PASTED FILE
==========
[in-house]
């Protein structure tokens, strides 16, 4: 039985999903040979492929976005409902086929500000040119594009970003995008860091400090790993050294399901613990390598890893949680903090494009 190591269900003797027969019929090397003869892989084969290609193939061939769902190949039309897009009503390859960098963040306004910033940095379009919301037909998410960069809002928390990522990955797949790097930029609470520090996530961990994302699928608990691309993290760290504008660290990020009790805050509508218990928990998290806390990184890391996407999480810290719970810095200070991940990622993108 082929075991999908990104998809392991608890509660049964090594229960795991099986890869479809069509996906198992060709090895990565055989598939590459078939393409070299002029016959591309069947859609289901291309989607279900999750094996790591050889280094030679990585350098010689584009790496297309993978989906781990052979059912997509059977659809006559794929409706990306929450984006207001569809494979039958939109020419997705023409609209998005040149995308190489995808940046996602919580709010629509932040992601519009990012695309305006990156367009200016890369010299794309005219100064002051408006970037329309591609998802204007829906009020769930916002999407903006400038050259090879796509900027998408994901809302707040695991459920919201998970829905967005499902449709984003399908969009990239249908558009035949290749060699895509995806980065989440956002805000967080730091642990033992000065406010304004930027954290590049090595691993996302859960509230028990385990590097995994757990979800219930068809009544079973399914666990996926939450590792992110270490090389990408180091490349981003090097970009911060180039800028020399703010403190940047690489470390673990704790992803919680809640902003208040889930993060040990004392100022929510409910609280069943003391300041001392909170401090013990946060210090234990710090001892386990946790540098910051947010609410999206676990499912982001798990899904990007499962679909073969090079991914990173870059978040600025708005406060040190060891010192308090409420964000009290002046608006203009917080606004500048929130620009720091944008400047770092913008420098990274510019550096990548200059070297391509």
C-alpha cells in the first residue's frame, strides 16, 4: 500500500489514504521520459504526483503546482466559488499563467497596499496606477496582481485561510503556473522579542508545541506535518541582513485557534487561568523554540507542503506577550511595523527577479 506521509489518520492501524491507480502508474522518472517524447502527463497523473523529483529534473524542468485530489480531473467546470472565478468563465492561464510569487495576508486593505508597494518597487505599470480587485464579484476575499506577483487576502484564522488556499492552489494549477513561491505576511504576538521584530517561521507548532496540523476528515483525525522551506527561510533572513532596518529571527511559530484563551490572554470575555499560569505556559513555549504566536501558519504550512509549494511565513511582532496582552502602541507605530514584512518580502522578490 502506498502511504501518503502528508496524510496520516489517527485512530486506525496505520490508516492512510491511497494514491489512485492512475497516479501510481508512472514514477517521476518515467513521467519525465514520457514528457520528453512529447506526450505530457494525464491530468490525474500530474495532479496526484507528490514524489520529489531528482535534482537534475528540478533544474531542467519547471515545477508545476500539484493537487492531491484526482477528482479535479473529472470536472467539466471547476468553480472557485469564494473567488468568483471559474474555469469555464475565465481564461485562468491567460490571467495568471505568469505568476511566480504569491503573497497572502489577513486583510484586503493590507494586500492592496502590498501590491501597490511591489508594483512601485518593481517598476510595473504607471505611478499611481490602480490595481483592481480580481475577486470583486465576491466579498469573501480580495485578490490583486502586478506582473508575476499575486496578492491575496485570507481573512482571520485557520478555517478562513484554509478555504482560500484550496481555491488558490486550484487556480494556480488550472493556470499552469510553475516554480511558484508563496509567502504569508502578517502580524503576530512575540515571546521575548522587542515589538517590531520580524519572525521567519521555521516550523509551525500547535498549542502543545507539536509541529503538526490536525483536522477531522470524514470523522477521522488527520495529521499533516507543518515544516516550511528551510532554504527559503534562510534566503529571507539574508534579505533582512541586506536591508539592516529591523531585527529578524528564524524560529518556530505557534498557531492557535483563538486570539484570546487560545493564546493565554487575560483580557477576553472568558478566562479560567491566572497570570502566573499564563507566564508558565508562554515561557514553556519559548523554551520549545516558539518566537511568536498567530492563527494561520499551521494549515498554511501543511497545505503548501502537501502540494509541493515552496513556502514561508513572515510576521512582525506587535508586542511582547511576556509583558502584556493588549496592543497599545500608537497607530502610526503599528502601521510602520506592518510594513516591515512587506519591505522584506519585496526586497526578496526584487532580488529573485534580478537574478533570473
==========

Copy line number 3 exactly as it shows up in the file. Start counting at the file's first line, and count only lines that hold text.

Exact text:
C-alpha cells in the first residue's frame, strides 16, 4: 500500500489514504521520459504526483503546482466559488499563467497596499496606477496582481485561510503556473522579542508545541506535518541582513485557534487561568523554540507542503506577550511595523527577479 506521509489518520492501524491507480502508474522518472517524447502527463497523473523529483529534473524542468485530489480531473467546470472565478468563465492561464510569487495576508486593505508597494518597487505599470480587485464579484476575499506577483487576502484564522488556499492552489494549477513561491505576511504576538521584530517561521507548532496540523476528515483525525522551506527561510533572513532596518529571527511559530484563551490572554470575555499560569505556559513555549504566536501558519504550512509549494511565513511582532496582552502602541507605530514584512518580502522578490 502506498502511504501518503502528508496524510496520516489517527485512530486506525496505520490508516492512510491511497494514491489512485492512475497516479501510481508512472514514477517521476518515467513521467519525465514520457514528457520528453512529447506526450505530457494525464491530468490525474500530474495532479496526484507528490514524489520529489531528482535534482537534475528540478533544474531542467519547471515545477508545476500539484493537487492531491484526482477528482479535479473529472470536472467539466471547476468553480472557485469564494473567488468568483471559474474555469469555464475565465481564461485562468491567460490571467495568471505568469505568476511566480504569491503573497497572502489577513486583510484586503493590507494586500492592496502590498501590491501597490511591489508594483512601485518593481517598476510595473504607471505611478499611481490602480490595481483592481480580481475577486470583486465576491466579498469573501480580495485578490490583486502586478506582473508575476499575486496578492491575496485570507481573512482571520485557520478555517478562513484554509478555504482560500484550496481555491488558490486550484487556480494556480488550472493556470499552469510553475516554480511558484508563496509567502504569508502578517502580524503576530512575540515571546521575548522587542515589538517590531520580524519572525521567519521555521516550523509551525500547535498549542502543545507539536509541529503538526490536525483536522477531522470524514470523522477521522488527520495529521499533516507543518515544516516550511528551510532554504527559503534562510534566503529571507539574508534579505533582512541586506536591508539592516529591523531585527529578524528564524524560529518556530505557534498557531492557535483563538486570539484570546487560545493564546493565554487575560483580557477576553472568558478566562479560567491566572497570570502566573499564563507566564508558565508562554515561557514553556519559548523554551520549545516558539518566537511568536498567530492563527494561520499551521494549515498554511501543511497545505503548501502537501502540494509541493515552496513556502514561508513572515510576521512582525506587535508586542511582547511576556509583558502584556493588549496592543497599545500608537497607530502610526503599528502601521510602520506592518510594513516591515512587506519591505522584506519585496526586497526578496526584487532580488529573485534580478537574478533570473